What? No. Gilles Simon 2.0? How can that describe Daniil Medvedev?
The comparison was never perfect. It still isn’t… but after Saturday’s Queen’s Club semifinal, won by the “original” Gillou in three sets, everyone can now see it plainly.
The shape of the ball isn’t exactly the same. Medvedev has more developed strokes and a greater capacity to hit the ball from a wider range of contact points. Medvedev can serve more authoritatively… but the comparison which always did make sense about Club Med and The Original Gillou is that Medvedev and Simon are psychologically and tactically willing and — more precisely, CONTENT — to do THIS:
— Fever-Tree Championships (@QueensTennis) June 22, 2019
The essential link between these two players is not the capacity or the tolerance for long rallies on grass or any other surface, but the CONTENTEDNESS and comfort in doing so. THAT is the true bond between these two men, who were linked not by a journalist or another tour player, but by a coach, in February:
Jean-Rene Lisnard who has worked with Daniil Medvedev in his academy in France calls him Gilles Simon 2.0.
As Google Translate puts it, Medvedev's forte is that "he clings like a rat"https://t.co/QQwp4FnOxO
— Oleg S. (@AnnaK_4ever) February 15, 2019
The Medvedev-Simon comparison — imperfect though it is (again, the two are hardly clones of each other if their full arsenals of shots are compared) — deepens when one realizes that both men are known for having engaged Novak Djokovic in very long fourth-round slugfests in Australia. Medvedev did so this year, Simon in 2016. They are annoying opponents when playing effective, engaged defense. “Annoying” is meant as a compliment, not as a criticism.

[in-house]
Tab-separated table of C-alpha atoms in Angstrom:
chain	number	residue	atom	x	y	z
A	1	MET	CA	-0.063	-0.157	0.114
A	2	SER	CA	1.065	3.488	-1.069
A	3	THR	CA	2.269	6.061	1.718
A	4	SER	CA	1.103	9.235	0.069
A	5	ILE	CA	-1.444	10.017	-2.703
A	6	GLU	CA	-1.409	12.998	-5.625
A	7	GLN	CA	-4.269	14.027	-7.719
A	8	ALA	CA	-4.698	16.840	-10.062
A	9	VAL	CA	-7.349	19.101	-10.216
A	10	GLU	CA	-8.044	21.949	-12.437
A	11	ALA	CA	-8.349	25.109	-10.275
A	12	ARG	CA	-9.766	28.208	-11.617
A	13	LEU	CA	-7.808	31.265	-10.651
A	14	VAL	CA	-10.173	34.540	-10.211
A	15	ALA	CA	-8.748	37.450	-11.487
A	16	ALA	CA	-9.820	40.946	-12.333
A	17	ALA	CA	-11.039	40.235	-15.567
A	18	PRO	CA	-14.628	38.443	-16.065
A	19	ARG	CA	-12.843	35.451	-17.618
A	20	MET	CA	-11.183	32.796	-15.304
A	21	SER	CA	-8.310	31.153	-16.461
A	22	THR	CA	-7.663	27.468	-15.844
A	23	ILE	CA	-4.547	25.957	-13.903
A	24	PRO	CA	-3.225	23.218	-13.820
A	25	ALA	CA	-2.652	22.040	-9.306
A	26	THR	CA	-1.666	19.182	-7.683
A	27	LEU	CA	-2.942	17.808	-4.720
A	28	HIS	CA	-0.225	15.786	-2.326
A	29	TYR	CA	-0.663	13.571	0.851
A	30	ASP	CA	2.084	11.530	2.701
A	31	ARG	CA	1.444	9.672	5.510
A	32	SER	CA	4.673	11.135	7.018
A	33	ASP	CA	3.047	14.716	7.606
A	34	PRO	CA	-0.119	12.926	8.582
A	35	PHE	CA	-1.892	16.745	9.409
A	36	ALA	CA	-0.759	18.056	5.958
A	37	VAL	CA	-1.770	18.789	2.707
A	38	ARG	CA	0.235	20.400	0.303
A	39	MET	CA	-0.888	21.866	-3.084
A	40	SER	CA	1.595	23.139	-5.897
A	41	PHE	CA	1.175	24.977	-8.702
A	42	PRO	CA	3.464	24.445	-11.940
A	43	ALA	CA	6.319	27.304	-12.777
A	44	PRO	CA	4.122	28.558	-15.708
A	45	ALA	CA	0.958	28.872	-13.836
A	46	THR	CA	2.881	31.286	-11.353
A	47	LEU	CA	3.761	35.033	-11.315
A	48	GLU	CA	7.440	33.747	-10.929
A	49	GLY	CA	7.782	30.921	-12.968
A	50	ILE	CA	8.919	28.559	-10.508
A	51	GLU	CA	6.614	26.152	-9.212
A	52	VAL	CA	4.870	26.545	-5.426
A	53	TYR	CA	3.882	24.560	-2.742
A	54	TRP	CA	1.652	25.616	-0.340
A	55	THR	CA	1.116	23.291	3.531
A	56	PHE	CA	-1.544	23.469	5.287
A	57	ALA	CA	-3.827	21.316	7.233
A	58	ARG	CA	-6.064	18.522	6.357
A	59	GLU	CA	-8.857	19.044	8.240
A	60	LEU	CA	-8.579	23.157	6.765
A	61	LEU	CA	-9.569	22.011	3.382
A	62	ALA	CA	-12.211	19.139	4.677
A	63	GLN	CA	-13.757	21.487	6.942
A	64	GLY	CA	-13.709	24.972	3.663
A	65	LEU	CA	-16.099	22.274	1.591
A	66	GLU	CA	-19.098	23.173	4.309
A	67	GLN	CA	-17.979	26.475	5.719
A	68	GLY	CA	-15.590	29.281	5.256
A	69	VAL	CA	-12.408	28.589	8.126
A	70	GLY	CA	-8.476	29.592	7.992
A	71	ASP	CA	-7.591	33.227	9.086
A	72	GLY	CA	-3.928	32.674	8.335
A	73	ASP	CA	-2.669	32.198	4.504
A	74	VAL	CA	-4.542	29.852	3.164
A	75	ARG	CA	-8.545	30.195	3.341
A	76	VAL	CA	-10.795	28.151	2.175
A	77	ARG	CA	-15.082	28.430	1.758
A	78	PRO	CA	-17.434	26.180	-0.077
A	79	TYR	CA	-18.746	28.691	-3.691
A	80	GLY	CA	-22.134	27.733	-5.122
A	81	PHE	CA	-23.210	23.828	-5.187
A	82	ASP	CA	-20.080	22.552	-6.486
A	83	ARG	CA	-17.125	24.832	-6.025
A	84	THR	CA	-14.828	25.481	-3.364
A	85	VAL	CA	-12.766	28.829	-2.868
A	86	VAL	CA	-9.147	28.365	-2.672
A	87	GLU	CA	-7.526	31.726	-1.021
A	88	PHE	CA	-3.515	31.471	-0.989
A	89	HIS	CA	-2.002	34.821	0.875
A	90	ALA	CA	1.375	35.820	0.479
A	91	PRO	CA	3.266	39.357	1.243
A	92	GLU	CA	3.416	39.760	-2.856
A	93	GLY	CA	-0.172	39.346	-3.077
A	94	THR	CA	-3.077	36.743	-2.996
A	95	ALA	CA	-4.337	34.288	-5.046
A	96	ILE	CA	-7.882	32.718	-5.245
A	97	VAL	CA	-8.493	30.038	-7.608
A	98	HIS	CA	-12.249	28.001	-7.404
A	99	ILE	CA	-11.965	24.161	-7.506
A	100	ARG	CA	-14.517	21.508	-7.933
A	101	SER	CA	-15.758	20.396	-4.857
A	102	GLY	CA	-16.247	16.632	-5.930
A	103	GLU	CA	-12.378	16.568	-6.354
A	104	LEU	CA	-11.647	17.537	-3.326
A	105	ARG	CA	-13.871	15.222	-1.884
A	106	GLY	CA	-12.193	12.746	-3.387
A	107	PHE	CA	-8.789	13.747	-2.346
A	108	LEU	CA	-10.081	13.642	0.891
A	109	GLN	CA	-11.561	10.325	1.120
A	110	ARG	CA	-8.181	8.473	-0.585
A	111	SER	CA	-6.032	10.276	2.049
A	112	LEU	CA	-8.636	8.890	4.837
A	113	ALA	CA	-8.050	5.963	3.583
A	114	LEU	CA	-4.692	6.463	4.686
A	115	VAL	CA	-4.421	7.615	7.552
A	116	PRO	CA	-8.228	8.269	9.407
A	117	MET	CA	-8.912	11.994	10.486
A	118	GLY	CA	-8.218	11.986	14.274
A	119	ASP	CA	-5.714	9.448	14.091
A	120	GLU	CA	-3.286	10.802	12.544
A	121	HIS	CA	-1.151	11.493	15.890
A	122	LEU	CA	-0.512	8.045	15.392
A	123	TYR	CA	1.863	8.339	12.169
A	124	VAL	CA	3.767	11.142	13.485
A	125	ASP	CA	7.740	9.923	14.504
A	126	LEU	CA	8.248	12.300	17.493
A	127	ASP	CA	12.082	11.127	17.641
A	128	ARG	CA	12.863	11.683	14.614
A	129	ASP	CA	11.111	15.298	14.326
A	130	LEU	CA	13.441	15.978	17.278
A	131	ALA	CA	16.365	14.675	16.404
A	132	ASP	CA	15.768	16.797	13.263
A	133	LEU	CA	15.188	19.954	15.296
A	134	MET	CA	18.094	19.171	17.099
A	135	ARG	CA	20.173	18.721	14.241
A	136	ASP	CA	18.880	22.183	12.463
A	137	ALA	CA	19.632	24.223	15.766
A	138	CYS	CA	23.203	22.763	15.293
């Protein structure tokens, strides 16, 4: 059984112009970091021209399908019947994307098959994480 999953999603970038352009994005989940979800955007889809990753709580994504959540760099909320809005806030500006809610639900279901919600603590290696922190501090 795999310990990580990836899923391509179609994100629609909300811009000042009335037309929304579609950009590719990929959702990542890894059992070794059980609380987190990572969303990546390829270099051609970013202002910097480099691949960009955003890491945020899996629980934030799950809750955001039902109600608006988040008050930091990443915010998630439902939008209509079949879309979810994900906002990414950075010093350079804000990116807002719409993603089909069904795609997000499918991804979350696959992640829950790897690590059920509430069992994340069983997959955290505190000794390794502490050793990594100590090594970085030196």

Does this mean there isn’t anything to criticize in Medvedev and Simon’s shared approach to tennis? No, of course not. For now, though, the instructive point is simply to nail down the connection between the two players, which many might not have been able to see or understand before Saturday, but now recognize with immense clarity.
When you look at Simon’s time on court this tournament, you can see that these longer matches aren’t statistical accidents, but battles willingly engaged in. It’s the product of a desire, not an aberrational occurrence. (Simon making a grass final might be the aberrational occurrence, but that’s a different conversation.)
Doing quick math:
10 hours, 32 minutes, or an average match length of 2:38 — 158 minutes — which means an average set length of 52.7 minutes.https://t.co/8fKleRABop
— Matt Zemek (@mzemek) June 22, 2019
Gillou 2.0? Now you know.